Directed by Phil Karlson
Starring Richard Conte, Dianne Foster, Kathryn Grant, Larry Gates, James Darren, Paul Picerni

Eddie Rico (Richard Conte) is a Mob bookkeeper, and his plan to go straight does not go over well with his brothers (James Darren, Paul Picerni) or his boss (Larry Gates). Another tough, essential movie from the great Phil Karlson.

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Filed under 1954, 1955, Allison Hayes, Columbia, Dennis O'Keefe, DVD/Blu-ray News, Frank Ferguson, Fred F. Sears, Fred MacMurray, Gordon Douglas, Paul Picerni, Rory Calhoun

Blu-Ray Review: From Hell It Came (1957).

Directed by Dan Milner
Cinematography: Brydon Baker
Film Editor: Jack Milner
Original Music: Darrell Calker
Written by Richard Bernstein and Dan Milner
Produced by Jack Milner

Cast: Tod Andrews (Dr. William Arnold), Tina Carver (Dr. Terry Mason), John McNamara (Professor Clark), Linda Watkins (Mae Kilgore), Gregg Palmer (Kimo), Grace Mathews (Orchid), Chester Haynes (Tabonga)

__________

When it comes to 50s sci-fi movies, I find that Quality and Entertainment have an often inverse correlation. (I’m tossing the concept of inverse correlation in here to prove I actually paid attention in those economics classes decades ago.) In other words, the more production values you pack in there, the bigger the budget, the less fun they seem to be. With that in mind, I’m happy to report that the super-cheap From Hell It Came (1957) is largely quality-free.

On some South Seas island, a prince is (unjustly) convicted of murder, and he’s executed with a knife in the heart — all orchestrated by the witch doctor. They bury the prince upright in an old tree trunk. Turns out the place is lousy with nuclear fallout, which reanimates the prince as a walking tree with the ceremonial dagger still sticking out of its chest. Called Tabonga, it quickly sprouts and starts killing people.

Some American scientists are on the island studying radiation levels or something. They get to the bottom of it all after spouting page after page of B-movie scientific nonsense — and putting away an awful lot of booze. And if all that isn’t enough, there’s some quicksand in the Big Finish.

If you haven’t figured it out yet, this thing is great. It’s a whacked-out mix of the usual 50s science fiction monster trappings, the goofy pseudo-Polynesian aesthetic of the period, and concern about the perils of the Atom Age.

If it all sounds ridiculous, and it does, imagine seeing it on screen — somebody shuffling around in a cheap rubber tree costume. The Tabonga is the work of the great Paul Blaisdell, AIP’s favorite (cheap) monster maker, but constructed by Don Post Studios: “I designed the Tabonga the way I thought it should look in terms of the script, and the people that built it did a damn good job of reproducing a prop that was a nice concept and certainly an original one, but one that was very awkward. My hat goes off to the guy who had to act the part of the walking tree (Chester Haynes). I think he did a helluva good job under the circumstances.”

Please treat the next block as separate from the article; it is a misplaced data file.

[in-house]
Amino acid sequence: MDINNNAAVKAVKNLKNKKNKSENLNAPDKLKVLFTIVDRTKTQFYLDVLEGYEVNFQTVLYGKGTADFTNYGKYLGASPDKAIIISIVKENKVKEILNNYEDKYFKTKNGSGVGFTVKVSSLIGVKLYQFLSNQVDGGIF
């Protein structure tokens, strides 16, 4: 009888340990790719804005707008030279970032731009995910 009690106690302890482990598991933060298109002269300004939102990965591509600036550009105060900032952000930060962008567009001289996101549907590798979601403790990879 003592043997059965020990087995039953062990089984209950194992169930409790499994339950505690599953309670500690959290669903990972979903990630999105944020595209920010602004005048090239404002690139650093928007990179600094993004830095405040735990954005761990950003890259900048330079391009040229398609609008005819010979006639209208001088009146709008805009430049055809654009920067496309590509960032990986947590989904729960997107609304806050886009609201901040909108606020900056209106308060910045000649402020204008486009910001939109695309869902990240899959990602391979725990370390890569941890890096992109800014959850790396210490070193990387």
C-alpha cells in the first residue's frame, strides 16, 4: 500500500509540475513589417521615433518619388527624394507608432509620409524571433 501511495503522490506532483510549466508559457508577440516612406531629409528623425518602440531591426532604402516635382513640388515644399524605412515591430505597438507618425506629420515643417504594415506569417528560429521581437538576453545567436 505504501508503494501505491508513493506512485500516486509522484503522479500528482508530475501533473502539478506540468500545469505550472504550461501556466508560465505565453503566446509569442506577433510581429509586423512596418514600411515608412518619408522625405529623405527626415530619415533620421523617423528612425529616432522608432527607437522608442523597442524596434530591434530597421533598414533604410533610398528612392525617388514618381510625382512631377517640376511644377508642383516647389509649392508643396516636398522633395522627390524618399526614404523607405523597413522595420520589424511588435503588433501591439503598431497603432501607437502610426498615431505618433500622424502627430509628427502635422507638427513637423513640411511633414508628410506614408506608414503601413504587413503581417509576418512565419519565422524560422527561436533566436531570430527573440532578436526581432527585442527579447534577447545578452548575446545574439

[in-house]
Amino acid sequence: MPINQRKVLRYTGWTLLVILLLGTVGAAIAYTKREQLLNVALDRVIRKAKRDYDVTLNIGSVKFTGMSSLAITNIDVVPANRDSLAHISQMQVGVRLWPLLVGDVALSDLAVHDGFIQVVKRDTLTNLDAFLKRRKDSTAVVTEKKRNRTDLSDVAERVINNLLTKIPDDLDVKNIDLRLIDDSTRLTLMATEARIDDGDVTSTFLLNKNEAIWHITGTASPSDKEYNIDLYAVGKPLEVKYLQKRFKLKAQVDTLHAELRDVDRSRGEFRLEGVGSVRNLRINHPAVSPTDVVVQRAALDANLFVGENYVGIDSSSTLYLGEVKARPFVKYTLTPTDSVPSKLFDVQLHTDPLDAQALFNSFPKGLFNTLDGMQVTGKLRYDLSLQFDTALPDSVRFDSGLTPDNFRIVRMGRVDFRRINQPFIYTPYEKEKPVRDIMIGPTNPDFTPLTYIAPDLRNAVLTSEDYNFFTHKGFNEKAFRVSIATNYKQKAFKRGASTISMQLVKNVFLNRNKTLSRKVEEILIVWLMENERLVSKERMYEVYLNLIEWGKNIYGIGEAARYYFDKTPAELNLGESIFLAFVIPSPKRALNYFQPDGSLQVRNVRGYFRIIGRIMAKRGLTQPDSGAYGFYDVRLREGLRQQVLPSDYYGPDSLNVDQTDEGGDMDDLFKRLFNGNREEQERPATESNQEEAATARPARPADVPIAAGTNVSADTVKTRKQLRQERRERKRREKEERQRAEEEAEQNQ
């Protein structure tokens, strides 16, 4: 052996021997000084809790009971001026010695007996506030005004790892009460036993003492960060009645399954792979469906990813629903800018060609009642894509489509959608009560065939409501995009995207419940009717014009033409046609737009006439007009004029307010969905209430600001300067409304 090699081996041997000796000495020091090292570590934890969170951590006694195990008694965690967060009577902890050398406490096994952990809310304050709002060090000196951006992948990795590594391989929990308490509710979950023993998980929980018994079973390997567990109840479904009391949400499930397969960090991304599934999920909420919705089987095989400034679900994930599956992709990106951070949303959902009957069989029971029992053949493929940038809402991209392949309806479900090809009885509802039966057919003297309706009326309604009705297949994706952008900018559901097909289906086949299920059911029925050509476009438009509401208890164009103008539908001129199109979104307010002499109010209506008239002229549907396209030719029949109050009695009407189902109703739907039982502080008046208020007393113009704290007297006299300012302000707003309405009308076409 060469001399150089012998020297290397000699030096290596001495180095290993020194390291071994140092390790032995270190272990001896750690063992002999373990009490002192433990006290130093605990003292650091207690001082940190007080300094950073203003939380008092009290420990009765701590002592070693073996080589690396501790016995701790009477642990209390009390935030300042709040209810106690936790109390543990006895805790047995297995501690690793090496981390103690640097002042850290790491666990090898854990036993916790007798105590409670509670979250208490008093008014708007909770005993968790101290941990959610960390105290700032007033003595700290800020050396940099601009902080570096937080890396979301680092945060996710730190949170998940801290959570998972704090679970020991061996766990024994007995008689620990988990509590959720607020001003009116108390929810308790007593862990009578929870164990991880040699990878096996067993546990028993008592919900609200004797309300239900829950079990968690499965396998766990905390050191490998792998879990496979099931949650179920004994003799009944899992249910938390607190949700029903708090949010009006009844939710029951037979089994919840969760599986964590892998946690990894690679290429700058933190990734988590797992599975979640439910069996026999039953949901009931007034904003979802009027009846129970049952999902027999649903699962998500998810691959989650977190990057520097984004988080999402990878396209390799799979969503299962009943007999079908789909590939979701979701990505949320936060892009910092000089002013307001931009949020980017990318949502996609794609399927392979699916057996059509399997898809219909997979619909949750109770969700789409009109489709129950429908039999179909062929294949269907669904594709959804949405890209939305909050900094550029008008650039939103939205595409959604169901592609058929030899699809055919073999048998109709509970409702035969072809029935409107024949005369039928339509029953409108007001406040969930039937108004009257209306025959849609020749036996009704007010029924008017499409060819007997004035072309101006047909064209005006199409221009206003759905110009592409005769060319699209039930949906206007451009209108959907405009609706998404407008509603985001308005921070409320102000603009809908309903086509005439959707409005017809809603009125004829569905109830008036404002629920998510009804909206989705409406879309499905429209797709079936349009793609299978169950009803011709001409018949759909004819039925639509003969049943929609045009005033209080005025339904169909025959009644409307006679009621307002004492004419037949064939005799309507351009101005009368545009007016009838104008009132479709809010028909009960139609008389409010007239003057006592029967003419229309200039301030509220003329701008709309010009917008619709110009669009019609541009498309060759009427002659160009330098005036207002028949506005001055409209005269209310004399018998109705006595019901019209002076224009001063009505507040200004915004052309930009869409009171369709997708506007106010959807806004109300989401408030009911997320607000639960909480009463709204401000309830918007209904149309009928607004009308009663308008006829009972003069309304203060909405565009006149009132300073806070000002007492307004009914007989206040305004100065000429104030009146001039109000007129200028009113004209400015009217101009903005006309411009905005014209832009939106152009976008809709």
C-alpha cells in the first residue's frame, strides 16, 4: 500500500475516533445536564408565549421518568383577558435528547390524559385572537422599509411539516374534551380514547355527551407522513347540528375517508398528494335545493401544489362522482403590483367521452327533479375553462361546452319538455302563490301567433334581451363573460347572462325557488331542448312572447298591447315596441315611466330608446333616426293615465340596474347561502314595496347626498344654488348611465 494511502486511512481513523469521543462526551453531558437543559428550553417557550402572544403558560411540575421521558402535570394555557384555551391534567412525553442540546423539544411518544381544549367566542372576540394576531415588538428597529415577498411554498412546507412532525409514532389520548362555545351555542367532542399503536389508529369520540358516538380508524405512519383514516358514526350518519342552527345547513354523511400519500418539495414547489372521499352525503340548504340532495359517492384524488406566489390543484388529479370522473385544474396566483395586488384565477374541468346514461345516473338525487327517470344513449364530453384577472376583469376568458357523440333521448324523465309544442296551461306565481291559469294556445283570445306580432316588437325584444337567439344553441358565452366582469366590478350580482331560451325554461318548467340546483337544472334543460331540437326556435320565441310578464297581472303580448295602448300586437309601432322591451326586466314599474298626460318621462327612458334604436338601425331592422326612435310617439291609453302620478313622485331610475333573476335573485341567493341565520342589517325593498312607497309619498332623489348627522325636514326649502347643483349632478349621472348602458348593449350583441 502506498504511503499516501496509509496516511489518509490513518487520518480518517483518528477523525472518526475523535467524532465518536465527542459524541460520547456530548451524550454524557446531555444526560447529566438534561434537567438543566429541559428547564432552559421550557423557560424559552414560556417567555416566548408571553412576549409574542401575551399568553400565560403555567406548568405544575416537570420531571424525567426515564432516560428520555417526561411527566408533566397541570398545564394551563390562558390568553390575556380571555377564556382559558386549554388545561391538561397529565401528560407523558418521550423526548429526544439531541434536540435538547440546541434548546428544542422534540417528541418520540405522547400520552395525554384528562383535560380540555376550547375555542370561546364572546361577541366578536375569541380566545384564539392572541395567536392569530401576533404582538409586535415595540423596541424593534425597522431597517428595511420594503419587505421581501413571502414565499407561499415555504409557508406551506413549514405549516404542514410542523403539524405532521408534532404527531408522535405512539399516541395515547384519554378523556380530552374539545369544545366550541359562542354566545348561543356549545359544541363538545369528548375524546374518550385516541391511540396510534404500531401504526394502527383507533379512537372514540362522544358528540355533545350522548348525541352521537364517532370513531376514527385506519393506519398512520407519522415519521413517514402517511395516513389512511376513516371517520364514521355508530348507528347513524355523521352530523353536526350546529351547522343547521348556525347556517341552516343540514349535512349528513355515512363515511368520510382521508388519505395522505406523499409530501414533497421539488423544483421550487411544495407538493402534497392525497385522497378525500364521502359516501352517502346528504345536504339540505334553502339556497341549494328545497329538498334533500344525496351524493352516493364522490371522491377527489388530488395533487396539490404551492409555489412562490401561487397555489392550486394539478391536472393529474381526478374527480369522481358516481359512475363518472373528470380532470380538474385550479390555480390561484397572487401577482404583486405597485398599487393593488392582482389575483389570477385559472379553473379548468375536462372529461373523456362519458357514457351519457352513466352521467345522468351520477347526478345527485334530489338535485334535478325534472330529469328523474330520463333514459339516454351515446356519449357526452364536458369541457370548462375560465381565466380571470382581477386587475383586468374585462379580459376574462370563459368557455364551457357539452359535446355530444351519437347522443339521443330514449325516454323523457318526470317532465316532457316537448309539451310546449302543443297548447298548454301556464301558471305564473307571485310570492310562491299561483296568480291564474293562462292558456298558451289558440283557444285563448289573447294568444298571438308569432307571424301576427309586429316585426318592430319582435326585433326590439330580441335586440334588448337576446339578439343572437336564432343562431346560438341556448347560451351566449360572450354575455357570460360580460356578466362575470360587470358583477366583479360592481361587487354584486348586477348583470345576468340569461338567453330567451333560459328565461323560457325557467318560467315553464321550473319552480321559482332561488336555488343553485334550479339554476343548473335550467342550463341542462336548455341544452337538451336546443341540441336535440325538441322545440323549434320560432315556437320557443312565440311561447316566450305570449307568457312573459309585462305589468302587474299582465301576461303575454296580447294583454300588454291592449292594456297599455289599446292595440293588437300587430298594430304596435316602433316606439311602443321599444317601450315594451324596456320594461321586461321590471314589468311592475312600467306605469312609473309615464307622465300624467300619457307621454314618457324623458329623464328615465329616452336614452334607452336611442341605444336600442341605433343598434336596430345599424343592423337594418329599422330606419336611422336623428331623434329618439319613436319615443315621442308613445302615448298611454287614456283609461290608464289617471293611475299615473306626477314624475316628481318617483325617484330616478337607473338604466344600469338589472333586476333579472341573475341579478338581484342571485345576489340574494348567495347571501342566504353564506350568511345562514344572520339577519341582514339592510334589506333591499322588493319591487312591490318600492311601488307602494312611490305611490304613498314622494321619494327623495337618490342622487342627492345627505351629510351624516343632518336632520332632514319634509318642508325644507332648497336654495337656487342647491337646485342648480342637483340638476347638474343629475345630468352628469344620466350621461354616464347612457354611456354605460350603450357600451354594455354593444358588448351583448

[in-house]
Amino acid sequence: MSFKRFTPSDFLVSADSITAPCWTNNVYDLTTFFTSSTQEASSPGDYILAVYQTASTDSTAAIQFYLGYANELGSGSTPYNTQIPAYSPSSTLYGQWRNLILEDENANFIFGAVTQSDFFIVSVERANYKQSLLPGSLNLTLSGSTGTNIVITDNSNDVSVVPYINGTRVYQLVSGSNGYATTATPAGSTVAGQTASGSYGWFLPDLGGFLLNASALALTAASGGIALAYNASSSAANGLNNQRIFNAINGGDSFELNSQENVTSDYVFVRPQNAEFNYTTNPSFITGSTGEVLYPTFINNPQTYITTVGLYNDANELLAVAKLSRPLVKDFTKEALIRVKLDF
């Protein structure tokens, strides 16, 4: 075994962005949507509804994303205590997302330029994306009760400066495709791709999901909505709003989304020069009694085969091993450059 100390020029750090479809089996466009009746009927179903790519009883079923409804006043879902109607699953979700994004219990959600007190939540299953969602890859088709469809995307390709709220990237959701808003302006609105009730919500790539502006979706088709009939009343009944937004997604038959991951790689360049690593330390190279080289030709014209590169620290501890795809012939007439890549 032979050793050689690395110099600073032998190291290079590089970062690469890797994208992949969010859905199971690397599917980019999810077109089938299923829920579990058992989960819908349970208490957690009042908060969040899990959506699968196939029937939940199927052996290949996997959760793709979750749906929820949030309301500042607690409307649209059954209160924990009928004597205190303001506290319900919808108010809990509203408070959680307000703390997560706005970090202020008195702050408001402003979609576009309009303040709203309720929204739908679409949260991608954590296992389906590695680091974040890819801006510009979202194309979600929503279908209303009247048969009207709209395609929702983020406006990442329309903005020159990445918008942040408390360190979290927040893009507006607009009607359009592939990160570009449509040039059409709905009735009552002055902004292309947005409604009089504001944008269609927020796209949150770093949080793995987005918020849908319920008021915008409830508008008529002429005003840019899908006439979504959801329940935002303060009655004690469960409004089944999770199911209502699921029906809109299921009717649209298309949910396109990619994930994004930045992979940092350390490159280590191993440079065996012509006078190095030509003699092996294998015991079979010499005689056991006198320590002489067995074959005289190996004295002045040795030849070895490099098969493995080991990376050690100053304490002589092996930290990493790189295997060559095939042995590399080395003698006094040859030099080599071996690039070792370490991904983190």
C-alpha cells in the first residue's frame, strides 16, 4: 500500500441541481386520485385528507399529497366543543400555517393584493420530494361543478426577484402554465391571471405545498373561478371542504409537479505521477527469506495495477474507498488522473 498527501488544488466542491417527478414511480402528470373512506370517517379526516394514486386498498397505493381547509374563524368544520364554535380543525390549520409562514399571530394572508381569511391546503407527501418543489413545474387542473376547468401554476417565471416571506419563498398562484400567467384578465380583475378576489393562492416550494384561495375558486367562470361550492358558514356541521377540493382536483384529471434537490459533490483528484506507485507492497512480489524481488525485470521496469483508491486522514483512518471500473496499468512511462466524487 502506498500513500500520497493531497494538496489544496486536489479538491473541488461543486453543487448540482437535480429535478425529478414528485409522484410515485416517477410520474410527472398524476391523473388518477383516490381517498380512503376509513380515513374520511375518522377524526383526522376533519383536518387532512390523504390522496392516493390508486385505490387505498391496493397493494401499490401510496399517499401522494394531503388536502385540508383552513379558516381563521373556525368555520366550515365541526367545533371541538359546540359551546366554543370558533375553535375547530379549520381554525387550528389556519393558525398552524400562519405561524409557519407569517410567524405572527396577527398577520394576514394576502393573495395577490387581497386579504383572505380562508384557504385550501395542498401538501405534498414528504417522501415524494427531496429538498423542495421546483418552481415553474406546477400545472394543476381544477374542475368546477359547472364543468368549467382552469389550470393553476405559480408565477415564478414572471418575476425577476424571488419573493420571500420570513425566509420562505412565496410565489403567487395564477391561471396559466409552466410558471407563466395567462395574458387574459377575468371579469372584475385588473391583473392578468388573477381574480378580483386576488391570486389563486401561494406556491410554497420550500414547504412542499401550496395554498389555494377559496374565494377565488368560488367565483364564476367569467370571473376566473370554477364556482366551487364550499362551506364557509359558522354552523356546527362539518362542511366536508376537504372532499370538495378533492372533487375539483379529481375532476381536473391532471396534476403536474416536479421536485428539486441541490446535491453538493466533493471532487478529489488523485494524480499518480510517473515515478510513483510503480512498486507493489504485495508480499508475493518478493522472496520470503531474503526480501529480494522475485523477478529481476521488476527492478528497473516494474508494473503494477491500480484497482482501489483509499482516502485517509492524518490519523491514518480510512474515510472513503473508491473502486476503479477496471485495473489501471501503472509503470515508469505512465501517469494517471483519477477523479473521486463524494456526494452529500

What’s interesting about From Hell It Came is that in some ways, it looks and plays like a fairly-decent movie. The acting is passable, most of the time. The cinematography, from Brydon Baker, certainly seems professional. The editing’s not bad. It’s the premise itself — a revengeful, walking tree — and the godawful dialogue that sink this one, and make it the hoot that it is.

Back in ’57, From Hell It Came played twin bills with The Disembodied. It’s not any good, either, but it features the always-wonderful Allison Hayes as a “killer-witch of the jungle.”

Quicksand is a terrific cheesy movie thing, and I love it. (Do you know someone who perished by sinking into quicksand? Or someone who’s even seen quicksand?) As a kid, I was always on the lookout for it — after all, South Georgia isn’t all that far from Louisiana, where Kharis (Lon Chaney Jr.) had reposed in quicksand in The Mummy’s Curse (1944). Later, Christopher Lee’s Hammer The Mummy (1959) took the Scroll Of Life with him into the quicksand. Movies with a quicksand scene get extra credit from me.

Speaking of extra credit, Warner Archive gets high marks from bringing something like From Hell It Came to Blu-Ray period. Then factor in that it’s a stellar presentation, with its incredible clarity and perfect contrast giving us a chance to really study the rubbery goodness of that Tabonga outfit. You also get a trailer. Highly recommended.

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Filed under 1957, Allison Hayes, Christopher Lee, DVD/Blu-ray Reviews, Hammer Films, Lon Chaney Jr., Monogram/Allied Artists, Paul Blaisdell, Warner Archive